Winking Waking Wishes Wail is a pensive and sometimes dark art song for soprano and piano. The text is by Susan Jordan, who was the composer’s late aunt. The poem’s text deals with the struggle between reason and dreams. It explores the relationship and interaction between the conscious and subconscious world. The music alternates between dreamy (and perhaps whimsical) and darker, brooding sections. This piece calls for exquisite dynamic control and subtle, expressive tempo alterations.

This song is perfect for a recital or chamber concert.

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Dialogue for Flute and Piano portrays a dialogue between two instruments or characters. The dialogue opens with the central four-note motive of the piece. The flute and piano exchange melodic material until they play together in a more lyrical line. The piano and flute continue to develop upon the four-note motive throughout the piece until they arrive at a slower, andante section. The flute engages in a twelve-tone melody (along with its retrograde and two inversions) and the piano employs a more traditional accompaniment, alluding to how differently the flute and piano are conversing (the flute very logically and the piano more emotionally). The piece concludes with various presentations and inversions of the four-note motive.

This piece would work well in any chamber or instrumental recital.

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Crystal is a three-movement vibraphone and piano duet (Adagio, Moderato, and Presto) centered around the suspended chord, which does not clearly define a major or a minor tonal world. Similar to Marginalia, Crystal relies on tonally ambiguous harmonies such as the second and seventh.

It begins and ends with a dissonant, bell-like vibraphone idea, referencing chord clusters often used in Balinese Gamelan.

Adagio employs a rhythmic canon between the vibraphone and the left and right hand piano parts. Parallel sevenths and cross-rhythms are the building blocks of this movement.

Moderato uses a repeating rhythmic ostinato throughout the movement, which is first introduced by the vibraphone and then taken on by the piano.

Presto opens with a folk-like melody in the vibraphone and then leads into a more lyrical, quartal melody. It uses the parallel sevenths and cross-rhythms found in the first movement. The coda basically repeats the piece’s introduction with slightly less dissonant vibraphone chords. Throughout the entire piece, it is never firmly established whether the piece is in major or minor.

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The Traveler is an art song for Tenor (or possibly Baritone) and piano that explores the mindset of a traveler or vagabond as he or she explores the world. The text, also written by Amy Gordon, describes the traveler’s eternal struggle between calling somewhere home and an intense desire to be freely roam.

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The Midnight Whistler was inspired after a friend and I decided to take a walk late one night. While we were walking, an unseen man in a window started whistling. We paused and turned around to see who it was, but the man stopped whistling as soon as we stopped walking. He would only resume his whistling after we resumed our walking. I never learned who this whistler was, but the powerful image of a lone man singing to the night stayed with me. I decided to write a song chronicling the mindset of such a figure, and titled it “The Midnight Whistler”. This character has no friends but the night he whistles to, although he desperately watches and longs for a companion. The song has an overall ABA’ structure. The A section is largely strophic, while the B section has a slower, contrasting melodic line. To further set the mood of loneliness and longing found in the text, the aurally unsettling augmented chord, an easily invertible stack of major 3rds with no definite root, is used often throughout the accompaniment. The piece concludes with a whistled variation of the main melody found in the A section. The final chord employs an augmented chord against a g minor tonic, never giving the listener a satisfying tonal conclusion to the song.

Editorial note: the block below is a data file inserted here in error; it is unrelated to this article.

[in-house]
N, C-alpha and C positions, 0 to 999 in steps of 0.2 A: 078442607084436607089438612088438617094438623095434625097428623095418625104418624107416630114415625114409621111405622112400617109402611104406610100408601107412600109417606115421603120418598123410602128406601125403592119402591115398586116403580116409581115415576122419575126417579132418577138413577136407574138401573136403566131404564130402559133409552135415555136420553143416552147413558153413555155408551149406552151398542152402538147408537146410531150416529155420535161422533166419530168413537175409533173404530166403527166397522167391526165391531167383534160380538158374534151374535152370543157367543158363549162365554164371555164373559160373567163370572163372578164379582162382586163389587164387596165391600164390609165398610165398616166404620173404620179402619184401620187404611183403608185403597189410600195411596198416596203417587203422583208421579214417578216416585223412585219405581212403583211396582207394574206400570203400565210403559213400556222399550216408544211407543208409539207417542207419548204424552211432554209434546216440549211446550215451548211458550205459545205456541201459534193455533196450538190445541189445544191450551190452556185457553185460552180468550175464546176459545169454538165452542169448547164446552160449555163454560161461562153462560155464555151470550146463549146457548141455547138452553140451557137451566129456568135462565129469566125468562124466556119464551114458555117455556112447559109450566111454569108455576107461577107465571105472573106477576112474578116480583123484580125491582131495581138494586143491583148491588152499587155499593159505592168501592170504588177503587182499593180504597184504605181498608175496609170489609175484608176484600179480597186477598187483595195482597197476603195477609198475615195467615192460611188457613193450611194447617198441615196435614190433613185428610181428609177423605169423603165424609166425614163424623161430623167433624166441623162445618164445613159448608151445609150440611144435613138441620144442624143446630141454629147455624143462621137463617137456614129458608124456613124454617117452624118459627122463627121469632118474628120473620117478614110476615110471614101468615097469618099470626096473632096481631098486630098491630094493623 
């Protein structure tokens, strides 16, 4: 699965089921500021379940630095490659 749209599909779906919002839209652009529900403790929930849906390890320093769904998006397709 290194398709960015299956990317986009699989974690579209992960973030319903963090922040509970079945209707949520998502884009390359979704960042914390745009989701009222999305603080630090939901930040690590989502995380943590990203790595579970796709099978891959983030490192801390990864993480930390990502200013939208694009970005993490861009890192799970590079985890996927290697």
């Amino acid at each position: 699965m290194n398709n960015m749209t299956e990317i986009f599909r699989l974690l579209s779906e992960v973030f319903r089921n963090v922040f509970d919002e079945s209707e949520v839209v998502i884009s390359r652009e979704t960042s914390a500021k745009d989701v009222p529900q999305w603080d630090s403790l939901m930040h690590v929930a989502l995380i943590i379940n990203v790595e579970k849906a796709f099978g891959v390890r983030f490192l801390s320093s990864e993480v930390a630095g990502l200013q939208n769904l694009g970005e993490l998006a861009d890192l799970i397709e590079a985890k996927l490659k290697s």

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A Minuet of Mozart’s sets this musical poem by Sara Teasdale. The poem is filled with musical imagery such as “the violin” drawing “wefts of sound” as they “airily […] wove and wound and glimmered gold against the gloom”. The music creates a sense of magic that dissipates “at the pausing of the bow”. The musical setting has a dance-like waltz pattern paired with darker chromatic undertones, referencing both the magic of the music and the return to “wave of night” when it stops.

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Along the Bay is a lyrical and reflective duet for soprano and piano. The poem “Along the Bay” is from a larger collection of poems entitled As Time Stops to Rest, written by the composer’s late aunt, Susan Jordan. The text describes the passage of snowflakes as they fall, join the dew, and eventually become the bay, possibly a metaphor for our lives. The references to dancing and Tinker Bell highlight the playful nature of this journey.

While Along the Bay is the third movement from a larger song cycle As Time Stops to Rest, it can also be used as a stand-alone piece in any concert or recital.

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A Broken Appointment sets the Thomas Hardy poem of the same title. The text describes a heart broken man who wishes his love interest would give him the gift of showing up for their romantic meeting, even if he knows she has no interest in him. The music reflects the sense of missed love through a chiming motive in the piano, referencing the ever-ticking clock marching on even through heartbreak.

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